Theology Adrift: The Early Church Fathers and Escatalogy |

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Theology Adrift: The Early Church Fathers and Their Views of Eschatology [Excerpts]


In 1962, philosopher-scientist Thomas Kuhn coined the term “paradigm shift” to signal a massive change in the way a community thinks about a particular topic. Examples of paradigm shifts include Copernicus’s discovery that the earth revolves around the sun, Einstein’s theory of relativity, and Darwin’s theory of evolution. Each changed the world of thought (some for better, some for worse) in a fundamental way.

From a political perspective, Constantine’s Edict of Milan, issued in AD 313, constituted the formal beginning of a major paradigm shift that signaled the end of the ancient world and the beginning of the medieval period. That edict legitimated Christianity and impressed upon it the Empire’s stamp of approval.

It is a fair question to ask: “Why do we care about the eschatological views of the early church fathers?” We as evangelicals emphatically agree with Hodge that “the true method of theology… assumes that the Bible contains all the facts or truths which form the contents of theology.” As Ryrie cogently put it:

The fact that something was taught in the first century does not make it right (unless taught in the canonical Scriptures), and the fact that something was not taught until the nineteenth century does not make it wrong unless, of course, it is unscriptural.

From a theological perspective—specifically an eschatological one—the Edict of Milan also signaled a monumental paradigm shift—from the well-grounded premillennialism of the ancient church fathers to the amillennialism or postmillennialism that would dominate eschatological thinking from the fourth century AD to at least the middle part of the nineteenth century. Yet… the groundwork for this shift was laid long before Constantine issued the Edict of Milan in AD 313. In the two centuries that led up to the edict, two crucial interpretive errors found their way into the church that made conditions ripe for the paradigm shift incident to the Edict of Milan. The second century fathers failed to keep clear the biblical distinction between Israel and the church. Then, the third century fathers abandoned a more-or-less literal method of interpreting the Bible in favor of Origen’s allegorical-spiritualized hermeneutic. Once the distinction between Israel and the church became blurred, once a literal hermeneutic was lost, with these foundations removed, the societal changes occasioned by the Edict of Milan caused fourth century fathers to reject premillennialism in favor of Augustinian amillennialism.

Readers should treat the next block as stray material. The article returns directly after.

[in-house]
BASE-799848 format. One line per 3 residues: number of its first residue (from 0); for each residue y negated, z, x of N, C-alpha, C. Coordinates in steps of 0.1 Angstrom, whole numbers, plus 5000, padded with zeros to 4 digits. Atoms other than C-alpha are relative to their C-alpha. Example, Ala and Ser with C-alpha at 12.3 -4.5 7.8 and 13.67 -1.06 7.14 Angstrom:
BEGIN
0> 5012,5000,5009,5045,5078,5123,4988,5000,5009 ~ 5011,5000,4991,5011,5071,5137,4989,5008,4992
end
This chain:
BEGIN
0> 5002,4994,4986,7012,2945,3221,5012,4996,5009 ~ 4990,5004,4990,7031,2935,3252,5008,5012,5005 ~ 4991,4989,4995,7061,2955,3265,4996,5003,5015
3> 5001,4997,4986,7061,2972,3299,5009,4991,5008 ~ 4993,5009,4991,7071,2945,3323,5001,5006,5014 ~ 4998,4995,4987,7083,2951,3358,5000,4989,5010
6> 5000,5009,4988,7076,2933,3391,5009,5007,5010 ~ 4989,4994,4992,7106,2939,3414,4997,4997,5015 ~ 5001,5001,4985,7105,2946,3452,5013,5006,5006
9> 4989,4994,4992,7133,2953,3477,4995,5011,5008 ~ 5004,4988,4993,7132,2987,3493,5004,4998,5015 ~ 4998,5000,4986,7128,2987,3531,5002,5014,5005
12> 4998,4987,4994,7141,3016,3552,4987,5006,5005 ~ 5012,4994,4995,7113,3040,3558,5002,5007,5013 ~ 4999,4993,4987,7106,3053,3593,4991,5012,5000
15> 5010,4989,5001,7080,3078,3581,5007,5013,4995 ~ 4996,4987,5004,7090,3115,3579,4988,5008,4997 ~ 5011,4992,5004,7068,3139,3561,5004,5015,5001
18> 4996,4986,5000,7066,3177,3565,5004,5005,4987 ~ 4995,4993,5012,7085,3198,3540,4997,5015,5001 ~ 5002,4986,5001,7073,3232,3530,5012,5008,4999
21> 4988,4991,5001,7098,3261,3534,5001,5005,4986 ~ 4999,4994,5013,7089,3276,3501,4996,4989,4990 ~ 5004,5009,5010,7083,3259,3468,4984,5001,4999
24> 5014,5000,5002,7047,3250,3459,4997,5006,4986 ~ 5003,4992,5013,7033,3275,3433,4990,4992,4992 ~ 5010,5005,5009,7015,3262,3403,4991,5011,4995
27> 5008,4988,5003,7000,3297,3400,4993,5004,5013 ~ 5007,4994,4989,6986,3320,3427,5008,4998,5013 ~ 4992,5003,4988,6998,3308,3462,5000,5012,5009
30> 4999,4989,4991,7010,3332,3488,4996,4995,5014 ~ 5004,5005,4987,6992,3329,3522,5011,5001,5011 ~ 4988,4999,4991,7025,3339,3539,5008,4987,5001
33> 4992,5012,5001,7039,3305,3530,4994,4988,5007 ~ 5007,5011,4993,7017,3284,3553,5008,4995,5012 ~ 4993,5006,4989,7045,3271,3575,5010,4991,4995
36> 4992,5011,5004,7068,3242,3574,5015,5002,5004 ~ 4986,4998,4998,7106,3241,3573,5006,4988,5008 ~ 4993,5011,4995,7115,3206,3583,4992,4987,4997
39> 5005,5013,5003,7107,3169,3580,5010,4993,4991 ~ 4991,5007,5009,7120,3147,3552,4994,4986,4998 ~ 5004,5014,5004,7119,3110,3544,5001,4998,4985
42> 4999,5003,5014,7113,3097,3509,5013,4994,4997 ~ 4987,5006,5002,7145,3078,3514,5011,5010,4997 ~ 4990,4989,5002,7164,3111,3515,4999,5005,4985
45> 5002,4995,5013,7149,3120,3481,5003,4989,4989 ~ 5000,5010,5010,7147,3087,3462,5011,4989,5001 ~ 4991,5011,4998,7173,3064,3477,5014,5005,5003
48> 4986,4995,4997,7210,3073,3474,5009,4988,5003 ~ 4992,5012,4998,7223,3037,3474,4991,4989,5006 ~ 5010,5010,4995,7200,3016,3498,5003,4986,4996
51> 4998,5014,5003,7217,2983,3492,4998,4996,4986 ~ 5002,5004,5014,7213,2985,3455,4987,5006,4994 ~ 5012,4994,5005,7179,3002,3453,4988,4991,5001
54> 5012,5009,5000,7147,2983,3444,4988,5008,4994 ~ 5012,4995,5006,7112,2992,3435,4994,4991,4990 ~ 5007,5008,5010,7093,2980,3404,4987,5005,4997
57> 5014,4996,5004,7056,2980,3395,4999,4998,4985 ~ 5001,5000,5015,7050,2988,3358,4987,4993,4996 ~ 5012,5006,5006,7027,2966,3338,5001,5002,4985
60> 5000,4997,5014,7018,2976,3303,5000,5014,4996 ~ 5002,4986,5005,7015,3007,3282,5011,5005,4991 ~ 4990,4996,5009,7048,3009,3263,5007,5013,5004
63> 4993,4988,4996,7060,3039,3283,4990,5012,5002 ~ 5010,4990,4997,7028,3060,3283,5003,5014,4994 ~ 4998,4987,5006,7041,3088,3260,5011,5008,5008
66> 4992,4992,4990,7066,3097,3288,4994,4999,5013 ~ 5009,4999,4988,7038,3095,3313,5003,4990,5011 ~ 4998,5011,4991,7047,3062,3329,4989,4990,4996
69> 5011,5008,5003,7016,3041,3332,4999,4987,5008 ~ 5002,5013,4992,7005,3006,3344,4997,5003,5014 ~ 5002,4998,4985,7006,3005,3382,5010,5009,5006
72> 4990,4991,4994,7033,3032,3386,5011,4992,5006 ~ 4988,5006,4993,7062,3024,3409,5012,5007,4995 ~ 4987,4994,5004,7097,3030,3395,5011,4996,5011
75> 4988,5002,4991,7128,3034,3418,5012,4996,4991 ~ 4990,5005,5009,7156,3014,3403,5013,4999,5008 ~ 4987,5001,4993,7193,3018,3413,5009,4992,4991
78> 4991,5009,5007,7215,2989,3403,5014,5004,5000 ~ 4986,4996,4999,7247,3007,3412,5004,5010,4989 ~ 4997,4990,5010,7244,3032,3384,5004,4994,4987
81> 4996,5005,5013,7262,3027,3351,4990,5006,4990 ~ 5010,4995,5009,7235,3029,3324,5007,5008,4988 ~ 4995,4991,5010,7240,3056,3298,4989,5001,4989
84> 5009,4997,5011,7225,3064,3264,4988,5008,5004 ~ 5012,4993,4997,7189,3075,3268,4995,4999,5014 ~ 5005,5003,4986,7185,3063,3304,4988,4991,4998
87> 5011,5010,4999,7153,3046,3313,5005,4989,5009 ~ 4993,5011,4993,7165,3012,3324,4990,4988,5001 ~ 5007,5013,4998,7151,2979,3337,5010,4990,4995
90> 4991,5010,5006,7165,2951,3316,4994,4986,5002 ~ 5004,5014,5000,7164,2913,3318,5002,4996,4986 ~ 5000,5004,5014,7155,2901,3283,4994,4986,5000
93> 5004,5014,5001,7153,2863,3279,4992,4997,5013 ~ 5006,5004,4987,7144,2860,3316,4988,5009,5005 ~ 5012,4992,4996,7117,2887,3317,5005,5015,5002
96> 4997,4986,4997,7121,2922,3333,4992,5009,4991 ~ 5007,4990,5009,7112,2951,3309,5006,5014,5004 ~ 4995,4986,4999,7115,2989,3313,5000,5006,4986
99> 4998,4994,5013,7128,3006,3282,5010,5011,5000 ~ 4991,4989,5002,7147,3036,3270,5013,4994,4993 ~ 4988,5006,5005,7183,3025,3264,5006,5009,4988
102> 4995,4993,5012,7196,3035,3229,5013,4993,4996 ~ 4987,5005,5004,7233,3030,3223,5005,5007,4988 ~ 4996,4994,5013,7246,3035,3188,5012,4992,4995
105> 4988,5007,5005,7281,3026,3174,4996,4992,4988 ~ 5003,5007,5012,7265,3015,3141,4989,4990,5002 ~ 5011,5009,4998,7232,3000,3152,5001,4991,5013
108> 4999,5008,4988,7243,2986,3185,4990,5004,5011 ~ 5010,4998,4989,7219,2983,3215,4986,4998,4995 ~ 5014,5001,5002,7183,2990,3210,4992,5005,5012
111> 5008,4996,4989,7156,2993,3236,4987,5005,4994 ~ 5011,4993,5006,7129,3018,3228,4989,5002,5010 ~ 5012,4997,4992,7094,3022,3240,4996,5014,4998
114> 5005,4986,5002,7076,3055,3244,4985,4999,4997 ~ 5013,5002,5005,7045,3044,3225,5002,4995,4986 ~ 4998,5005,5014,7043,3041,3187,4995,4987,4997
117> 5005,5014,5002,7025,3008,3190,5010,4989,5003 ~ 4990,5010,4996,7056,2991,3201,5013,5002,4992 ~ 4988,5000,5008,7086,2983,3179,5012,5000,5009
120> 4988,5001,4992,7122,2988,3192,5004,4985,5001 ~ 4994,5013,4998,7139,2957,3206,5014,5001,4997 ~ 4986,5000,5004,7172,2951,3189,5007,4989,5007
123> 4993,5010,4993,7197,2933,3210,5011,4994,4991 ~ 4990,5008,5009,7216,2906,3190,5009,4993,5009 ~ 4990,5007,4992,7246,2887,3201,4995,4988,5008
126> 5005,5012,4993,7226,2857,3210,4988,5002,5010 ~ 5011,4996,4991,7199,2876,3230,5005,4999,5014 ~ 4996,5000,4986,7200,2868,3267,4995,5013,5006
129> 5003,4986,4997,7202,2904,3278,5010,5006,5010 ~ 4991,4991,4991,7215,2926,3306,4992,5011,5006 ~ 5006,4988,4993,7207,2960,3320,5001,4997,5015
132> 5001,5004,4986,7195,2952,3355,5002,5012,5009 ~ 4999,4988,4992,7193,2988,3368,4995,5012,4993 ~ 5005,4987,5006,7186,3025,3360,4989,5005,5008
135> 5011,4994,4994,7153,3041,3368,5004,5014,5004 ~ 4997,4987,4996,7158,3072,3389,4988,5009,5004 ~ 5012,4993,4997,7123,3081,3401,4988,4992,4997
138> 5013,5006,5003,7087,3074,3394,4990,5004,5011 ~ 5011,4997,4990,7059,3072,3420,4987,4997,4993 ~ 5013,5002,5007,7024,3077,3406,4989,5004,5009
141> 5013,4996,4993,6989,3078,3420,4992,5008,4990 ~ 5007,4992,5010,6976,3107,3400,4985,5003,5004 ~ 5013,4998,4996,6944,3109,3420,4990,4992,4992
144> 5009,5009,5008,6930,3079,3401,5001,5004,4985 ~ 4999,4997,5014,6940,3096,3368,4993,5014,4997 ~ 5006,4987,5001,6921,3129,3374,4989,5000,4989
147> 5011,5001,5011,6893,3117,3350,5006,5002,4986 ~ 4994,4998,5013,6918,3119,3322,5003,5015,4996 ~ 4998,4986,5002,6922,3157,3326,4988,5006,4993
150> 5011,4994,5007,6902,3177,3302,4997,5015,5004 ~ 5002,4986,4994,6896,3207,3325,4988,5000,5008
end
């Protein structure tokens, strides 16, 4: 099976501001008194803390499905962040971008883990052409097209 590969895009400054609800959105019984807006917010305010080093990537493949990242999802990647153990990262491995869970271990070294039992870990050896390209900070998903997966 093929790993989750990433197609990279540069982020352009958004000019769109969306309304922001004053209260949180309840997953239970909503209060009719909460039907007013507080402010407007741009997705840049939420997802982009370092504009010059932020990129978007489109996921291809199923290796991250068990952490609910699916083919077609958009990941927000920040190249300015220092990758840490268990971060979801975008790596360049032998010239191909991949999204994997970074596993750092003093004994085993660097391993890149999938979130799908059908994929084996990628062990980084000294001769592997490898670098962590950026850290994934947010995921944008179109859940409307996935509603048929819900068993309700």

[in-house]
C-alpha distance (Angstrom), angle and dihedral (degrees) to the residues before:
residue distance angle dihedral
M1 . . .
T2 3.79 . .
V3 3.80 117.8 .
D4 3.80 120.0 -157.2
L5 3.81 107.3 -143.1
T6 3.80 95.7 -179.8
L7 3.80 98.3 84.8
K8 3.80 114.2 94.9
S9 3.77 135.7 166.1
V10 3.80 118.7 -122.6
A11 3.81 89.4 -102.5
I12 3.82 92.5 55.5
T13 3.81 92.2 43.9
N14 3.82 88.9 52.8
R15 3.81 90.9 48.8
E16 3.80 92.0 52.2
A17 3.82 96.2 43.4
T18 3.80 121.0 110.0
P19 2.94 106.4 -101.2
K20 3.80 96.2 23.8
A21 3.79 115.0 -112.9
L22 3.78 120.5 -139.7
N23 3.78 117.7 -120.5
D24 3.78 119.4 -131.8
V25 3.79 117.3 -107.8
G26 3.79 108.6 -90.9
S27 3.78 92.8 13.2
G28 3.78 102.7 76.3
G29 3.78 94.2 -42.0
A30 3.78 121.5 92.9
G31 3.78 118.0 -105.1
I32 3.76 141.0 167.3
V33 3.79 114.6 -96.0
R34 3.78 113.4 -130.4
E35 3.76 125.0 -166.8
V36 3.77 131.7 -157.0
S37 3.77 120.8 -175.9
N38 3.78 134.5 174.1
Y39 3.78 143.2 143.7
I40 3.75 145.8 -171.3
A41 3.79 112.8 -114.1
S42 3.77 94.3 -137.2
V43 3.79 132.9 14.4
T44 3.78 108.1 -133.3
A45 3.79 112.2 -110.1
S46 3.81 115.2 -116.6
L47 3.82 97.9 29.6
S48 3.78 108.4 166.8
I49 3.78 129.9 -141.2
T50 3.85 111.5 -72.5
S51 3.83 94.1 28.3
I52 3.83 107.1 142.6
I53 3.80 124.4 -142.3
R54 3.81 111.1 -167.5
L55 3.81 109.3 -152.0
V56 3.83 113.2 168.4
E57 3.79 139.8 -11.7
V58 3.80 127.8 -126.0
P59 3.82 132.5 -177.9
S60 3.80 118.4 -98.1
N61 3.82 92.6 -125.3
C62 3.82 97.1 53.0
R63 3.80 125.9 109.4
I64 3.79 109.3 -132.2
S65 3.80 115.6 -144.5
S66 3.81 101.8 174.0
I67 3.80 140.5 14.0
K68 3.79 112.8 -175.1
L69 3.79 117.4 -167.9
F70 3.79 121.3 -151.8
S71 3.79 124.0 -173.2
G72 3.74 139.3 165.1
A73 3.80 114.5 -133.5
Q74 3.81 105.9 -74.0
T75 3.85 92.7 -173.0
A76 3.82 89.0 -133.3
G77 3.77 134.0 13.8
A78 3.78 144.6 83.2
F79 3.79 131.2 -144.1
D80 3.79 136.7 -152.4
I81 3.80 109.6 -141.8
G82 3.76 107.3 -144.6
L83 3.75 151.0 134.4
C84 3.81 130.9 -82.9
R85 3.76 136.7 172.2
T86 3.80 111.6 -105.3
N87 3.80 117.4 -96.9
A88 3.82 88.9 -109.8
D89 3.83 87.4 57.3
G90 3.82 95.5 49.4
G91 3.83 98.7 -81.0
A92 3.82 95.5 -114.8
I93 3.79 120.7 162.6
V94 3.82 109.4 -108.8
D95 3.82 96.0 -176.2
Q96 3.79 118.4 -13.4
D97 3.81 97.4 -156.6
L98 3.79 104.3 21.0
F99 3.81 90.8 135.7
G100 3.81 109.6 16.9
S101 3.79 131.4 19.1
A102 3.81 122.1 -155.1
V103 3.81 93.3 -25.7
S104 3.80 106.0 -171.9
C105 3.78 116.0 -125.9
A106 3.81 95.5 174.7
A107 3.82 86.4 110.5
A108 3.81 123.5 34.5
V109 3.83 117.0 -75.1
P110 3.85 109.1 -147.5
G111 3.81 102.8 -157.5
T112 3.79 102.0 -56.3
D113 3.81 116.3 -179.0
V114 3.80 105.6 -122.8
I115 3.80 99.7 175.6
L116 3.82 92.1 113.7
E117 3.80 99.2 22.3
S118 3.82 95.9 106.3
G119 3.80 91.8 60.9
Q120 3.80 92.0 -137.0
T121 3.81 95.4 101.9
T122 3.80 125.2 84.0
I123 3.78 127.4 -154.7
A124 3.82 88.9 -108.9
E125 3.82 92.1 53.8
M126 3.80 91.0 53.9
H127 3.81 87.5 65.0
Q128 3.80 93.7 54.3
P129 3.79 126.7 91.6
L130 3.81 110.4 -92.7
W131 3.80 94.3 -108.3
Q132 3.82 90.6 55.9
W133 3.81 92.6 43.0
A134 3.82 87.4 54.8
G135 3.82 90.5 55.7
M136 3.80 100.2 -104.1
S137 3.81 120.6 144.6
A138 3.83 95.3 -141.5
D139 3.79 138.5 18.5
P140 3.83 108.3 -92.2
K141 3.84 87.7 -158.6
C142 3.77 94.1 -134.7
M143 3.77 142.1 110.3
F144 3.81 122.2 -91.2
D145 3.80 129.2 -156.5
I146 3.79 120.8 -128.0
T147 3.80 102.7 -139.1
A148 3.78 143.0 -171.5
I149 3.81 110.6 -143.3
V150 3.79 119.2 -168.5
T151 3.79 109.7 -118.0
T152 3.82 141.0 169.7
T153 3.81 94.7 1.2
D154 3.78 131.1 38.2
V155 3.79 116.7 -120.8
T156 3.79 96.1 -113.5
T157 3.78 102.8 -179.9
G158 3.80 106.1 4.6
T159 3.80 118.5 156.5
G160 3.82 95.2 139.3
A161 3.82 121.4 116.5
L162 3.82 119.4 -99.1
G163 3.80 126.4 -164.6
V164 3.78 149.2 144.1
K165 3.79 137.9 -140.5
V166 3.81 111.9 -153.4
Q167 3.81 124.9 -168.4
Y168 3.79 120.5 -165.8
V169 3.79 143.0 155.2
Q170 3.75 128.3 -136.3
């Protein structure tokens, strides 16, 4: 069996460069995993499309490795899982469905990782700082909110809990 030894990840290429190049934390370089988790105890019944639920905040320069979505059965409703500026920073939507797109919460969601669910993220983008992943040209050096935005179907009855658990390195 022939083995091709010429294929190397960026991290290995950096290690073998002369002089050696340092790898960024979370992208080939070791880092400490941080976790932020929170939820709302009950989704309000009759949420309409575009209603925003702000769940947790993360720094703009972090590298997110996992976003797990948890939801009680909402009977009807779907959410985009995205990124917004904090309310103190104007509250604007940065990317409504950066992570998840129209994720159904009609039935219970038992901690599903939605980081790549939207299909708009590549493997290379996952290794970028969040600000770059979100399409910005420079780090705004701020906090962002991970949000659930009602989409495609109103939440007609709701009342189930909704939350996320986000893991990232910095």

The crushing blow for premillennialism came with the Edict of Milan in AD 313, by which Constantine reversed the Roman Empire’s policy of hostility toward Christianity and accorded it full legal recognition and even favor. Historian Paul Johnson calls the issuance of this edict “one of the decisive events in world history. With it, no longer was the blood of the martyrs the seed of the church. Rather, Christianity would be, in many ways, a mirror-image of the empire itself. “It was catholic, universal, ecumenical, orderly, international, multi-racial and increasingly legalistic.” It was a huge force for stability. Hence, Christianity after 313 would become worldly, rather than other-worldly.

The church’s new-found favor from Rome caused dramatic upheavals. Jerome complained that “one who was yesterday a catechumen is today a bishop; another moves overnight from the ampitheatre to the church; a man who spent the evening in the circus stands next morning at the altar, and another who was recently a patron of the stage is now the dedicator of virgins.” He wrote that “our walls glitter with gold, and gold gleams upon our ceilings and the capitals of our pillars; yet Christ is dying at our doors in the person of his poor, naked and hungry.”

Thus, the focus of the church changed from looking for ultimate comfort in the world beyond the grave to seeking comfort in this world, in the here and now. Christianity was viewed as “a religion with a glorious past as well as an unlimited future. As a result, it suffered what Johnson called “a receding, indeed, disappearing, eschatology.”